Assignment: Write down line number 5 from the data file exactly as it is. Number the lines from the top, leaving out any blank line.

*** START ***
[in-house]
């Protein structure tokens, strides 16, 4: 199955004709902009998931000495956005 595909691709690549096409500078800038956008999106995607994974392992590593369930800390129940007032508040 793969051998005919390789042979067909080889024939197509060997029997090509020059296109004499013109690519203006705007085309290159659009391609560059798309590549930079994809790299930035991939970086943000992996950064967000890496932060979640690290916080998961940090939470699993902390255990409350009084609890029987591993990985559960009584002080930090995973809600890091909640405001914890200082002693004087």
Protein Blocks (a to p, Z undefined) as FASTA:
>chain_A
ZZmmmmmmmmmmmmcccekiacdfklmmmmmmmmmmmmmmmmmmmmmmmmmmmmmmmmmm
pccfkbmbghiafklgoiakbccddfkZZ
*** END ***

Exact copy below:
ZZmmmmmmmmmmmmcccekiacdfklmmmmmmmmmmmmmmmmmmmmmmmmmmmmmmmmmm